Zero Dark Thirty – Katherine Bigelow, 2012



The team who brought us ‘The Hurt Locker’, Director Katherine Bigelow and Screenwriter Mark Boal, team up again to portray a potted version of the decade long search for Osama Bin Laden. The story follows determined C.I.A analyst, Maya, who devotes her life to tracking down the Al Qaeda leader.

The film starts with a heart wrenching soundscape of chaotic recordings taken from people trapped inside the twin towers as they were engulfed in flames on 9th September 2001. Staring at the blank screen you realise how many times you’ve seen the film footage, how those images are seared into the public consciousness. This approach makes it a lot more personal. Going from that, straight into scenes of interrogation on an American base might mislead you into thinking this is a simple revenge story.

But Katherine Bigelow is much more subtle than that. She has a brilliant knack of seeming impartial and asking her audience what they think instead of asserting her own agenda or opinions. She has been criticised for advocating torture and indeed this film does open with graphic depictions of a prisoner undergoing a series of torture methods. But through her lead character Maya, I think she is making the case for intellect, rather than brutality, in combating terrorism. Indeed, the film explores the changes to U.S. interrogation policies throughout the 10 years leading up to Bin Ladens Assassination. Maya is visibly uncomfortable witnessing the ordeals of the prisoner but remains stoic in the line of duty. She is unconvinced by the methods of her colleagues and instead suggests they play a more insidious game with their captive, manipulating him into revealing information.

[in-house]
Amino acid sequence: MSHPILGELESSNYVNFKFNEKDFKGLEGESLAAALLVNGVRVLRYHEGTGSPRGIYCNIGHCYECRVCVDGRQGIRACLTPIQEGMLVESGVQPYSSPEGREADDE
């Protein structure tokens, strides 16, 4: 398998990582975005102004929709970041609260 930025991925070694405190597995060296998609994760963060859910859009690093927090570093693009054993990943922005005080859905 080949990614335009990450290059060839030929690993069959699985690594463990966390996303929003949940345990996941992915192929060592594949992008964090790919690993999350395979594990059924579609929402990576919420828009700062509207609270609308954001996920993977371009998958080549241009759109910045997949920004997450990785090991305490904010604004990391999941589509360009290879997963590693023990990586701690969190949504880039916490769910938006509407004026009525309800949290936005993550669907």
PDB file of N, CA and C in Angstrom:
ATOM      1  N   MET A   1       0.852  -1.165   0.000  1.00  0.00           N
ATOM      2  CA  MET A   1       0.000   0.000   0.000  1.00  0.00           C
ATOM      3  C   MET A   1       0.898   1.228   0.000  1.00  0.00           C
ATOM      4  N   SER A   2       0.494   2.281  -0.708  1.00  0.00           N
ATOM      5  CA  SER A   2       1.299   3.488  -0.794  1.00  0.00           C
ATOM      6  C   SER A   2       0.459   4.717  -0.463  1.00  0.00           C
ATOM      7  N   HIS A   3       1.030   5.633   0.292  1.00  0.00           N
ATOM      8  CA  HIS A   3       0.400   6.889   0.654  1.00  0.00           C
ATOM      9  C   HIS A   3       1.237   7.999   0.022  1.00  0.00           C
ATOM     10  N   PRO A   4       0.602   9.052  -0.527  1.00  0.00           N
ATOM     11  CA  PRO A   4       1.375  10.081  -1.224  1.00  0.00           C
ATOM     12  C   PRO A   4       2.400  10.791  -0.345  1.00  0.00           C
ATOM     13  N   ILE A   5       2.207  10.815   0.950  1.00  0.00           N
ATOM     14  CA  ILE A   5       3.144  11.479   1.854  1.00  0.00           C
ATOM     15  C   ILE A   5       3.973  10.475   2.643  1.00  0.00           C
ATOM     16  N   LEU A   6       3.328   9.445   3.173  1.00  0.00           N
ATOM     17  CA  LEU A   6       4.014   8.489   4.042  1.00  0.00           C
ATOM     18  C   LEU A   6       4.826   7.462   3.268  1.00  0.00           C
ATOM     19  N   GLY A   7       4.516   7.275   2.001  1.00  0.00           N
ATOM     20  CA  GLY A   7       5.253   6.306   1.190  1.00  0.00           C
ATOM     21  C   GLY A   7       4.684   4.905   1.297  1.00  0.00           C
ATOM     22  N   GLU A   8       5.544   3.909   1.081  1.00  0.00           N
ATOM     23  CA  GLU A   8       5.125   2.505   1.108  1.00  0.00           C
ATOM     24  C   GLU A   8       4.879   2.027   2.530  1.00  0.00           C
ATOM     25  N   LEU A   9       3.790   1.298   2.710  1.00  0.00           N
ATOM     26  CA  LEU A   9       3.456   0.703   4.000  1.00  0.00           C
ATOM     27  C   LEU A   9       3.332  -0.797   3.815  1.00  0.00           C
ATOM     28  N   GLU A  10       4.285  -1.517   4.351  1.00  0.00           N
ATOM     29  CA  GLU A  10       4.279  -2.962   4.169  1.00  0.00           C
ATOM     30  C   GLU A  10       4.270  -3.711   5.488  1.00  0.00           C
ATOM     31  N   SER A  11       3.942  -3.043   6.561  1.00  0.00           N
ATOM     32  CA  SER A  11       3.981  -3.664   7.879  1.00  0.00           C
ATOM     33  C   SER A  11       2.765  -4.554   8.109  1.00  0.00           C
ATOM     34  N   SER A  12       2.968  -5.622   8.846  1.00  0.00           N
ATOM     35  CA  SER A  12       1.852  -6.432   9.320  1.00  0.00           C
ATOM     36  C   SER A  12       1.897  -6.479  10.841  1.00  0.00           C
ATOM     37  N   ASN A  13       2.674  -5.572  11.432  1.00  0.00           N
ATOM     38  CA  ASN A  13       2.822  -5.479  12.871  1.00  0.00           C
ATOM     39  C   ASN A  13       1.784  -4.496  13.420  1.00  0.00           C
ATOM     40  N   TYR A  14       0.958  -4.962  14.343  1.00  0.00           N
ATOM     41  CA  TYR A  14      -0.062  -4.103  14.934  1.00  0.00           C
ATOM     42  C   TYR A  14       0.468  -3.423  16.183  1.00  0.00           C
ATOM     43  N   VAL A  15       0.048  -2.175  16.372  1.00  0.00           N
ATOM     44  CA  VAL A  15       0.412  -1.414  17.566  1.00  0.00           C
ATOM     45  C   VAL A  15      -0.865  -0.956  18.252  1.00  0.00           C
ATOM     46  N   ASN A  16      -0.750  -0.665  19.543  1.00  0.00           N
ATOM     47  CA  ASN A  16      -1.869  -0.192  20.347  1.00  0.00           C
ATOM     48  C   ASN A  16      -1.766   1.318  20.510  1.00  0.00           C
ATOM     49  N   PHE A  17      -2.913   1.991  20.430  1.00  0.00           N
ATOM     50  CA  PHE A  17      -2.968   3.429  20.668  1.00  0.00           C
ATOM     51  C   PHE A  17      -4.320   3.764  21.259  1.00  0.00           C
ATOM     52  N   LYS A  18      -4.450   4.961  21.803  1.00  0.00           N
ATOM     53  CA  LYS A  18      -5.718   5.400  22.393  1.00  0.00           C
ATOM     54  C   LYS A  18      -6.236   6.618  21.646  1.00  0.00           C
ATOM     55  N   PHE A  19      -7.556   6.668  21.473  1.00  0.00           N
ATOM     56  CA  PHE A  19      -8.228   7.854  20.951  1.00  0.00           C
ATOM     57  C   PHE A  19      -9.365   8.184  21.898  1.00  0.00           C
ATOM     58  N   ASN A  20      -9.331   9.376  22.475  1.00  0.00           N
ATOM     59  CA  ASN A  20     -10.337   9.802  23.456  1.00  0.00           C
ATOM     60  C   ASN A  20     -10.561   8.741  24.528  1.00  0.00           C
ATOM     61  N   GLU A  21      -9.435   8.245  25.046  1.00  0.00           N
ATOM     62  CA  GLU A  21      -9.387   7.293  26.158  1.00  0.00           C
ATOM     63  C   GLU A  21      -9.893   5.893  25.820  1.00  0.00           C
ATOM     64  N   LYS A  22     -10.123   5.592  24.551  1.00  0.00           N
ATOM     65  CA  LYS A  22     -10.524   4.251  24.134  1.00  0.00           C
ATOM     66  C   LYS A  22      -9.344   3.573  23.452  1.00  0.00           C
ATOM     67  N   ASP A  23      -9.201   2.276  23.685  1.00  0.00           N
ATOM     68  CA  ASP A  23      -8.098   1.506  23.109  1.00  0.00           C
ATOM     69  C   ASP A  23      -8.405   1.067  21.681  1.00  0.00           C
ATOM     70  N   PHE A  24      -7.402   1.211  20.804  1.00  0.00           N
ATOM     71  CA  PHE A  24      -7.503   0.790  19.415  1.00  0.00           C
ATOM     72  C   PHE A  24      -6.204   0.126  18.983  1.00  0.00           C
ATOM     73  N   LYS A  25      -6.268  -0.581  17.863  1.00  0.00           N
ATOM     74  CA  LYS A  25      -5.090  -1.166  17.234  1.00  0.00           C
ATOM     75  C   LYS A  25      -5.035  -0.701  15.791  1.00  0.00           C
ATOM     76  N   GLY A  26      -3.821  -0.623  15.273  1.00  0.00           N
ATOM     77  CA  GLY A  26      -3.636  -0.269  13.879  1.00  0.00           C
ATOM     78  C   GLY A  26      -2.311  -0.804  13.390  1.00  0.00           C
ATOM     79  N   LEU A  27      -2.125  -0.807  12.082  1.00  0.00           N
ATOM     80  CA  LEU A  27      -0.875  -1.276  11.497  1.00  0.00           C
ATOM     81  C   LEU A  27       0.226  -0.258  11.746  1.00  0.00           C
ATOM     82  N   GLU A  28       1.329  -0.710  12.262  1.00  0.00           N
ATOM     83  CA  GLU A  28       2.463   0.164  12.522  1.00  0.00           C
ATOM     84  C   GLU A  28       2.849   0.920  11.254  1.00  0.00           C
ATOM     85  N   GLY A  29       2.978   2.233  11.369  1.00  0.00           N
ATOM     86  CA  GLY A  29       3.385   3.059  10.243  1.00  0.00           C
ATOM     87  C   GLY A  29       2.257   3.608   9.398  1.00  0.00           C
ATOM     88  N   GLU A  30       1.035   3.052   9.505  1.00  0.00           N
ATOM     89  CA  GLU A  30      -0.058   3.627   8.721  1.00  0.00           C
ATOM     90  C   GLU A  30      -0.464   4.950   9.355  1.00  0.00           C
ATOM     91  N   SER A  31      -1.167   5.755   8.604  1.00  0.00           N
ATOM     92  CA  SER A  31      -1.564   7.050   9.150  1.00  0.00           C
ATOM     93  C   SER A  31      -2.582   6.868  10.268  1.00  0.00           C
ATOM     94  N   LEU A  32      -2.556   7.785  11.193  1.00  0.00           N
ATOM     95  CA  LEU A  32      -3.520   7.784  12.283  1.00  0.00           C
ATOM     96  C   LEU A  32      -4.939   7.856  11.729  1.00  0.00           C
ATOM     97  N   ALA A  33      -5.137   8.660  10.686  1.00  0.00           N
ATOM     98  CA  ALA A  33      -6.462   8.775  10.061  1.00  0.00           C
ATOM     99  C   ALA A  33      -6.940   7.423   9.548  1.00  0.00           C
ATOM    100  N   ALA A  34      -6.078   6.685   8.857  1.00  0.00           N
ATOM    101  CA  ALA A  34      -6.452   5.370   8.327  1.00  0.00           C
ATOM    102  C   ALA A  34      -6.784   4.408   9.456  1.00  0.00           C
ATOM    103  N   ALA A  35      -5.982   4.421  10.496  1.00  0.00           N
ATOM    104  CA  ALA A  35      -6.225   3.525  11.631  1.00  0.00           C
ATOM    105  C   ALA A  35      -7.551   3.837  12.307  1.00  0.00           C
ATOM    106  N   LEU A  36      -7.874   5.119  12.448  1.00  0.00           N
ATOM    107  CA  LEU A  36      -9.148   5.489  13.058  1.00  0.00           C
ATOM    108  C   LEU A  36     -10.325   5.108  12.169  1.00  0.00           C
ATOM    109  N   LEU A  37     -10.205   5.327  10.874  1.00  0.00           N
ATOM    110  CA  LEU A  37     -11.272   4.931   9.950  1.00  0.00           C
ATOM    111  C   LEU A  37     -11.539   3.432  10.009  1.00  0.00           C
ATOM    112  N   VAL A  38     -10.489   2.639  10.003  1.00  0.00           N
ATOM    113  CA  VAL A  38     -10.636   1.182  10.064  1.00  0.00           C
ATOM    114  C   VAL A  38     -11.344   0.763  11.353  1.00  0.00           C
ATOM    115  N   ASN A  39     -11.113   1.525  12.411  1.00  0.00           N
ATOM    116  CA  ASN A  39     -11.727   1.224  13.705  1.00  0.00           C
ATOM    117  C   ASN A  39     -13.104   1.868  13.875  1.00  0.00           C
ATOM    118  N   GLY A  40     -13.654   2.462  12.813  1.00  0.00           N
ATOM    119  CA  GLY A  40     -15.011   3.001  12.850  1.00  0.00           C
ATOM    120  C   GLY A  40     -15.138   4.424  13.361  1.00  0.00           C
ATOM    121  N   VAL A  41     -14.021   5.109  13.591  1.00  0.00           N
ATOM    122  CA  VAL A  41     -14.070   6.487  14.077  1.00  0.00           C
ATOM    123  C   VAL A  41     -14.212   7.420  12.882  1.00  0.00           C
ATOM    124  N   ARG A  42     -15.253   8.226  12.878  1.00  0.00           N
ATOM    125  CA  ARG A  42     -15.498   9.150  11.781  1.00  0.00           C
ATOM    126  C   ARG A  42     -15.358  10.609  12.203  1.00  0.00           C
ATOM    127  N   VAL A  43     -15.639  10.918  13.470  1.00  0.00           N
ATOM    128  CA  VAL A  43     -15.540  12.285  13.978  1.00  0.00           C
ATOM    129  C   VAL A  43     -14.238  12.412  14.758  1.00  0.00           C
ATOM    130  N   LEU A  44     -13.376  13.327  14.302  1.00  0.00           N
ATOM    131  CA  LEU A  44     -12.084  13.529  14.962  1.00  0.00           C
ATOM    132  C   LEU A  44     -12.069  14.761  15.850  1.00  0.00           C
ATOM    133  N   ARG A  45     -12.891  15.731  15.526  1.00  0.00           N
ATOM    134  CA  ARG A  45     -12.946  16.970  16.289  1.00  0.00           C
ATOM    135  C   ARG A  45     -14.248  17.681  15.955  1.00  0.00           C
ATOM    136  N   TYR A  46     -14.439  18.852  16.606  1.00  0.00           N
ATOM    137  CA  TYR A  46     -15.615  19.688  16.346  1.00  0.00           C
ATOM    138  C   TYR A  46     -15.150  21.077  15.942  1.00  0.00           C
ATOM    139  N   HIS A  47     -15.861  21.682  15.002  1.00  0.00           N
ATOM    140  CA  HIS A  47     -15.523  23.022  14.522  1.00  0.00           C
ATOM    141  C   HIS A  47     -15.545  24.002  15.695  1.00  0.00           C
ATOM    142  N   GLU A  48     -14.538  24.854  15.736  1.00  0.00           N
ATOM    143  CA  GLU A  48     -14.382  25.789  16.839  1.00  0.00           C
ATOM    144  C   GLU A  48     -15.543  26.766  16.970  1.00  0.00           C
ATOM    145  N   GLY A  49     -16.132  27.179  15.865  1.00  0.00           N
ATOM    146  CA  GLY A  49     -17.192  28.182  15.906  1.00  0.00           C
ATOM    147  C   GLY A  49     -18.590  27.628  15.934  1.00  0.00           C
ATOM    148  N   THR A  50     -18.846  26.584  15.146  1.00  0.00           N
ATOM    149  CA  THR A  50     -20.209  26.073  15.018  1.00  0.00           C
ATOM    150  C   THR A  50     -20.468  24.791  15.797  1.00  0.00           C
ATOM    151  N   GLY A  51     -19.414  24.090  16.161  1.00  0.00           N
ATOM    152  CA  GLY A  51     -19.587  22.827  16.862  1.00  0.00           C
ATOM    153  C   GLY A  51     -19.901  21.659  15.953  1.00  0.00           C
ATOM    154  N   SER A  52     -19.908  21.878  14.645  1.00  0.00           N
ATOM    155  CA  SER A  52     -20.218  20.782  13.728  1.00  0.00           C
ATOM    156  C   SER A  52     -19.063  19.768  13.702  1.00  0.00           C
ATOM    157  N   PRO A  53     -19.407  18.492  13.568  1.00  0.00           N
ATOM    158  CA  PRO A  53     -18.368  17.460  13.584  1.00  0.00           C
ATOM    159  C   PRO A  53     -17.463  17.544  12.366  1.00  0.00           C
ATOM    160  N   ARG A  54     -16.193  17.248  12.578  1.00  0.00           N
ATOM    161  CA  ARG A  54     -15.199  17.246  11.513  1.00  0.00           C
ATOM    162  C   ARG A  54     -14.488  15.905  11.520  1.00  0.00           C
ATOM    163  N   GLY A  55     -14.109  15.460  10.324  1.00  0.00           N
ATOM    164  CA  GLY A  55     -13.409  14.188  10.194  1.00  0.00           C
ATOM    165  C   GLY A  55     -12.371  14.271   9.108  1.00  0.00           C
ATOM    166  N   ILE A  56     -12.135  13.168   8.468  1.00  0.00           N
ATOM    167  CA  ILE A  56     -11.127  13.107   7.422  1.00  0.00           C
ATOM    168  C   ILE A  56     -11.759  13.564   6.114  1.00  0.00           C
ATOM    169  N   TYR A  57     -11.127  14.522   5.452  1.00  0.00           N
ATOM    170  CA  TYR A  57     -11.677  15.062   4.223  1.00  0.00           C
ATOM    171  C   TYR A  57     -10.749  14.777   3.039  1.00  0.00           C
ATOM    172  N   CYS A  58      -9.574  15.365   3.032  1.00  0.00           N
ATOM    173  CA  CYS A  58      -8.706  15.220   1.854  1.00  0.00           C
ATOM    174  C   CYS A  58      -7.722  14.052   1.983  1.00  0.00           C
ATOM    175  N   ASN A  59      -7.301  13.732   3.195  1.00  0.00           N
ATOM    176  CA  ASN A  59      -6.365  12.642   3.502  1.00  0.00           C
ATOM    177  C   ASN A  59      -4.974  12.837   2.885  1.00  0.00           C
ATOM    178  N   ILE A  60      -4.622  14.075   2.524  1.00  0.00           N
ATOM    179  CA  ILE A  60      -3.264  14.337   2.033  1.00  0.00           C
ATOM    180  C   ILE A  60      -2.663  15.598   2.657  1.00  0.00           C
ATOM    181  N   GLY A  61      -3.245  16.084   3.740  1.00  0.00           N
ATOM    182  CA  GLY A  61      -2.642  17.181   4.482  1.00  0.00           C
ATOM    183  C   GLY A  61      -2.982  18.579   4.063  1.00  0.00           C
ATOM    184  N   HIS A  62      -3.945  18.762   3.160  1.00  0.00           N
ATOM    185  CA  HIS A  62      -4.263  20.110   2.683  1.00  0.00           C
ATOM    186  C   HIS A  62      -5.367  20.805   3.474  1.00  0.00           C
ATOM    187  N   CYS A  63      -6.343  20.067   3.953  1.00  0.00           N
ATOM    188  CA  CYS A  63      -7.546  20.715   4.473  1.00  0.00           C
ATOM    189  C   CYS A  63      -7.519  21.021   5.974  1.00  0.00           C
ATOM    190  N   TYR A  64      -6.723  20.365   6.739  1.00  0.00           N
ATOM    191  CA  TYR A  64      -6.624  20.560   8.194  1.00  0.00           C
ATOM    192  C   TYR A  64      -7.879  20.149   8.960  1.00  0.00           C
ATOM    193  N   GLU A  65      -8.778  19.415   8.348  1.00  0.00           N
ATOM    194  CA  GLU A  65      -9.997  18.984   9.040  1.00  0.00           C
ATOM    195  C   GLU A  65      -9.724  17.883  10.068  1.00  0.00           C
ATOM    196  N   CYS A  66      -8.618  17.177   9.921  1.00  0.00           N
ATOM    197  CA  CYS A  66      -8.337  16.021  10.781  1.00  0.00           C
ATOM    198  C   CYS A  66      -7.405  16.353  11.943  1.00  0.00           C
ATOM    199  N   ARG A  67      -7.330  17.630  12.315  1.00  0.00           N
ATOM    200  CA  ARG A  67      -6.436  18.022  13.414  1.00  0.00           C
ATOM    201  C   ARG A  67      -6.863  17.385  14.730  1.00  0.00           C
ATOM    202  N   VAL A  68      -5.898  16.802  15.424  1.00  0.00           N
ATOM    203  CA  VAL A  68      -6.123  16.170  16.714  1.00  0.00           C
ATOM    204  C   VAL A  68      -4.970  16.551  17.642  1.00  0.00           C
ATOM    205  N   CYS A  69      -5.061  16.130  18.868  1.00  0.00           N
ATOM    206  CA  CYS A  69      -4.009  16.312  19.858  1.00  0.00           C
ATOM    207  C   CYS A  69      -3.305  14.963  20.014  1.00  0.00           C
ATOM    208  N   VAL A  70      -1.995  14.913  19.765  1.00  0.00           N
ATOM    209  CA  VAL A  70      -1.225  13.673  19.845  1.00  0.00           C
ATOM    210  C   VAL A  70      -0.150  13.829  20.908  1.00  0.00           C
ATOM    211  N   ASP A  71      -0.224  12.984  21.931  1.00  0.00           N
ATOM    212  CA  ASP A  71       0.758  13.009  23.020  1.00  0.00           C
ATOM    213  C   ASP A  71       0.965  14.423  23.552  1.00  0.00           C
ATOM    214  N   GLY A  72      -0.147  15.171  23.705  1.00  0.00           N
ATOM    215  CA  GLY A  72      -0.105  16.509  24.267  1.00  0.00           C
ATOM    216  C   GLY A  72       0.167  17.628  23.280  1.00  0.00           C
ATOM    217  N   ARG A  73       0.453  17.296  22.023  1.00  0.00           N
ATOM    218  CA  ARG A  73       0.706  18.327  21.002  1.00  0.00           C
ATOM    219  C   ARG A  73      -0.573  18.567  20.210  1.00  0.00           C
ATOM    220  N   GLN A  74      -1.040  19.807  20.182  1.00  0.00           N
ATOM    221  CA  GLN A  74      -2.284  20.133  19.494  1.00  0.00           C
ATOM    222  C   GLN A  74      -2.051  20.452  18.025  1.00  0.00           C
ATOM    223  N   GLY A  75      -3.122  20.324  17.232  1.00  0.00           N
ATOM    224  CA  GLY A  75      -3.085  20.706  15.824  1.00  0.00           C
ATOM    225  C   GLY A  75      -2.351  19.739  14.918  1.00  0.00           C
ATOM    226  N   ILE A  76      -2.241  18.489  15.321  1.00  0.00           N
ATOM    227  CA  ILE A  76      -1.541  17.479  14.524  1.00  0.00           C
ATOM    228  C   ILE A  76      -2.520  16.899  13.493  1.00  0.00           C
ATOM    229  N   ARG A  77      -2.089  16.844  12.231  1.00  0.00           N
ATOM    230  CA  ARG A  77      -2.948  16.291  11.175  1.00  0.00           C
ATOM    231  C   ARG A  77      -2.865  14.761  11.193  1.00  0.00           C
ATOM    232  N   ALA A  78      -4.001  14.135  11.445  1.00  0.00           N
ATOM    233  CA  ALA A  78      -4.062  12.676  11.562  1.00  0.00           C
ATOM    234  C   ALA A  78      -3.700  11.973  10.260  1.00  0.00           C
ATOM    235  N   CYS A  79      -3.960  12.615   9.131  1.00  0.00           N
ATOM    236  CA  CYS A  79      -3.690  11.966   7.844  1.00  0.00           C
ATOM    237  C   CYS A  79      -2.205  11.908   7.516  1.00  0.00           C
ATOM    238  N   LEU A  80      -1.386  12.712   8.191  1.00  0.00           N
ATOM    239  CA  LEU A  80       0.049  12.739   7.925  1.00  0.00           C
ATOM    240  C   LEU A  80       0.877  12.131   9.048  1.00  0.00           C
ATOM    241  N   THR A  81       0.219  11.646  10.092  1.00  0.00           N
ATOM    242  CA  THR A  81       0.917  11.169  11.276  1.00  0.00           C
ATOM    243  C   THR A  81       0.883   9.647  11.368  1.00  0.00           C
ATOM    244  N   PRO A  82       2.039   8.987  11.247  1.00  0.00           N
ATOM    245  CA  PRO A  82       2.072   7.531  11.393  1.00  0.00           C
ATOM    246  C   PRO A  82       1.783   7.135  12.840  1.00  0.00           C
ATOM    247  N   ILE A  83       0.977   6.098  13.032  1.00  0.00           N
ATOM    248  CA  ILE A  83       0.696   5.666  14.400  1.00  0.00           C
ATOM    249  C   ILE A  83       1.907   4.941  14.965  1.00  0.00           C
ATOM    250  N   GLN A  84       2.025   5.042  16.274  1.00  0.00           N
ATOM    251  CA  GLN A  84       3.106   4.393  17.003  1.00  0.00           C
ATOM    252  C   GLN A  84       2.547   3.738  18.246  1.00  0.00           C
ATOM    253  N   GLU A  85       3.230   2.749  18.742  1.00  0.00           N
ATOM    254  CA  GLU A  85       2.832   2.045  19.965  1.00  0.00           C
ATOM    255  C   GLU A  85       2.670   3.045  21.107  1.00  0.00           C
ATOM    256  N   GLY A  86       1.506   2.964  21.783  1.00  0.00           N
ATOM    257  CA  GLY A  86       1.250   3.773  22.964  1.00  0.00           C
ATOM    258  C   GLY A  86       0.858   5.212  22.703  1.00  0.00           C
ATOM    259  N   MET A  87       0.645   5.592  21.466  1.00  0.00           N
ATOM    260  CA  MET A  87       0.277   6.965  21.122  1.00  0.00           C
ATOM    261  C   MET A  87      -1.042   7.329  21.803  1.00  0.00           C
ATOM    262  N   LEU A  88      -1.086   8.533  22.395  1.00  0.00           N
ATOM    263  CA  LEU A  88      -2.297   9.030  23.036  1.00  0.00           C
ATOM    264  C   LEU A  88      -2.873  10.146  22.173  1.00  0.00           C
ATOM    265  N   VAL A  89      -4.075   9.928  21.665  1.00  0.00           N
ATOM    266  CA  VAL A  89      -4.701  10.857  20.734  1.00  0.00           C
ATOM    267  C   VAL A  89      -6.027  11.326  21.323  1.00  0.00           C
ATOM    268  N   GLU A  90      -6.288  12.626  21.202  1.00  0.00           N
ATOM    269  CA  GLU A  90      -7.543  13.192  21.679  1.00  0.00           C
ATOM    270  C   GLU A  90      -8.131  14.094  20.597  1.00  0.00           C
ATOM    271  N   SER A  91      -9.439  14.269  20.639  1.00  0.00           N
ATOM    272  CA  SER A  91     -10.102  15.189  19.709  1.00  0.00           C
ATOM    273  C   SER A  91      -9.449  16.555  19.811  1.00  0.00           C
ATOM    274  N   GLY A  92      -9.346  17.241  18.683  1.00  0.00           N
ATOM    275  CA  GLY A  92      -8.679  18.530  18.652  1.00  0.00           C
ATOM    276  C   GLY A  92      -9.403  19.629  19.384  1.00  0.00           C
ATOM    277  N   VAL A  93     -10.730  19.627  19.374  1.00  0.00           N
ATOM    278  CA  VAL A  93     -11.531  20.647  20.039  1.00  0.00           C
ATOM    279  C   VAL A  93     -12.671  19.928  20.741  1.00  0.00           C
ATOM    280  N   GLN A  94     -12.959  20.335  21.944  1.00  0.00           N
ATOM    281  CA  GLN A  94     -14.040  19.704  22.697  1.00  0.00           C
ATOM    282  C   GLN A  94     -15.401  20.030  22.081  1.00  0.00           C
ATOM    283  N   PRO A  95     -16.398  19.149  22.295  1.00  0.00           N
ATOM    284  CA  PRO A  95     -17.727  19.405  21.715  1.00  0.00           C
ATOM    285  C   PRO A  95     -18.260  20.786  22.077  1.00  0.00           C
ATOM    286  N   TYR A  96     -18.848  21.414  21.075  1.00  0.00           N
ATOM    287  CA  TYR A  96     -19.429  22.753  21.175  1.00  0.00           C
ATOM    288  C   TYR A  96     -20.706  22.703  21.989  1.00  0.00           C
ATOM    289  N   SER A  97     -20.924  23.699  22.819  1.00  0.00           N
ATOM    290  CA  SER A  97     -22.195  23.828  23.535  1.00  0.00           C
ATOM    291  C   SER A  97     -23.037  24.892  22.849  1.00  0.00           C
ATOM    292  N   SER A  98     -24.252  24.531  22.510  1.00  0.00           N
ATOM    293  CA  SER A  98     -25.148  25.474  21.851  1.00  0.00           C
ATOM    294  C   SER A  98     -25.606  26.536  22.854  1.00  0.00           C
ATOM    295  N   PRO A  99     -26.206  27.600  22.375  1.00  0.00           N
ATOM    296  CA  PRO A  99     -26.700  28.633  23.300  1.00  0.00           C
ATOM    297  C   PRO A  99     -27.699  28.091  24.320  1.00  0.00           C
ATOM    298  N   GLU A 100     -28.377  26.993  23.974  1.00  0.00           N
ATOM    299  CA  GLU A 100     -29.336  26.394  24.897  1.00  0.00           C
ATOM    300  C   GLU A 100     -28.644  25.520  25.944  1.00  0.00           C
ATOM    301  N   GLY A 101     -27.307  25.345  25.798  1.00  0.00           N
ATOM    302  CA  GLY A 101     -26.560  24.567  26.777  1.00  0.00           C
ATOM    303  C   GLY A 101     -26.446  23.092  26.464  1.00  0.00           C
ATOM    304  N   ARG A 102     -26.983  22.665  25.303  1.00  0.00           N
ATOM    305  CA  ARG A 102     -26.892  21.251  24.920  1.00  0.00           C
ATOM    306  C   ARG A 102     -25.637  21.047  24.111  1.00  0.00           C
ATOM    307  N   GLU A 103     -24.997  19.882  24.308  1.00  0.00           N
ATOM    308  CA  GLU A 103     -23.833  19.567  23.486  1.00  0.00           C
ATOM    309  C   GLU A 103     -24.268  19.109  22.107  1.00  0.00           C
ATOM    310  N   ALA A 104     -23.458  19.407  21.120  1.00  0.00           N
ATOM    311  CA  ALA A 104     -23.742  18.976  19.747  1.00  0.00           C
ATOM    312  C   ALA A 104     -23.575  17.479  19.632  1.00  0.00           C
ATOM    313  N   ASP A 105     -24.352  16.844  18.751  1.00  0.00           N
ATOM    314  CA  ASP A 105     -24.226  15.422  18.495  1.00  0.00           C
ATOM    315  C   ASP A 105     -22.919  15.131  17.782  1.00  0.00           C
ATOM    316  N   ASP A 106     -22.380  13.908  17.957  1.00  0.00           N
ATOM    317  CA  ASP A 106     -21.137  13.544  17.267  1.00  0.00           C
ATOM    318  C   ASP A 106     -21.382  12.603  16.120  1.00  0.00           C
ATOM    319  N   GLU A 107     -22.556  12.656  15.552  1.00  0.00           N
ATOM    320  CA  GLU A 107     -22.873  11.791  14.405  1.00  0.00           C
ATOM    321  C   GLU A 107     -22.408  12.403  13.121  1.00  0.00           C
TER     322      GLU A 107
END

What follows is an abridged and highly dramatised account of the hunt for Bin Laden, played out in C.I.A offices and American army bases throughout the world. We’re not watching a documentary, so don’t expect any cold hard facts. What you can expect is a summation of the missed opportunities, the failures, the red tape and bureaucracy of U.S intelligence over ten years of investigation in the lead up to the discovery and eventual raid on the compound where Bin Laden was found to be hiding. Bigelow not only manages to keep the level of tension and expectation high throughout but also to present some really believable characters. Mark Strong is a boisterous senior C.I.A. supervisor, frustrated with the lack of progress and ingenuity from his team. James Gandolfini is the impassive C.I.A director who just wants to know his head is not going to be on the block. And Jennifer Ehle plays the dogged senior analyst whose friendship with Maya is based on mutual respect and camaraderie but whose pursuit of the evidence ultimately backfires.

Maya, played by Jessica Chastian, is a fantastic character. She is socially awkward, focused to the point of obsessive and not afraid to put peoples noses out of joint. She is also undeterred by the testosterone fuelled and too-proud world of the C.I.A. Because she is an unknown quantity, but perhaps also because she is a woman, her superiors fail to take her research seriously time and time again. Maya is forced to become more and more unlikeable in order to be heard.

I also found the character of Hakim very interesting. Played by the Swedish-Assyrain actor Fares Fares, Hakim has presumably been brought into the operation to assimilate seamlessly into Afghan culture, he is the only one who casts a questioning eye over the human cost of the assassination of Bin Laden. In the aftermath of the raid on the compound, shot in disorientating night vision, Hakim is the only solider who lets himself be affected by the carnage around him. Through him, again, I feel Bigelow and Boal asking us, what right do we have?

In the final scene Maya boards a military plane, alone, the morning after identifying Bin Ladens body and finally lets her guard down. This is the only time we see her humanity. The expression of relief and emptiness on her face is striking. The hunt has taken 10 years of her life and has defined who she is. Was it worth it? What does she pour her energy into now?

The film certainly made me think about the efficacy of western foreign policies, about our arrogance and impunity. But I think it is a message which can at times be lost in amongst some patriotic heart string tugging.

Oh and yes, it passes the Bechdel test.




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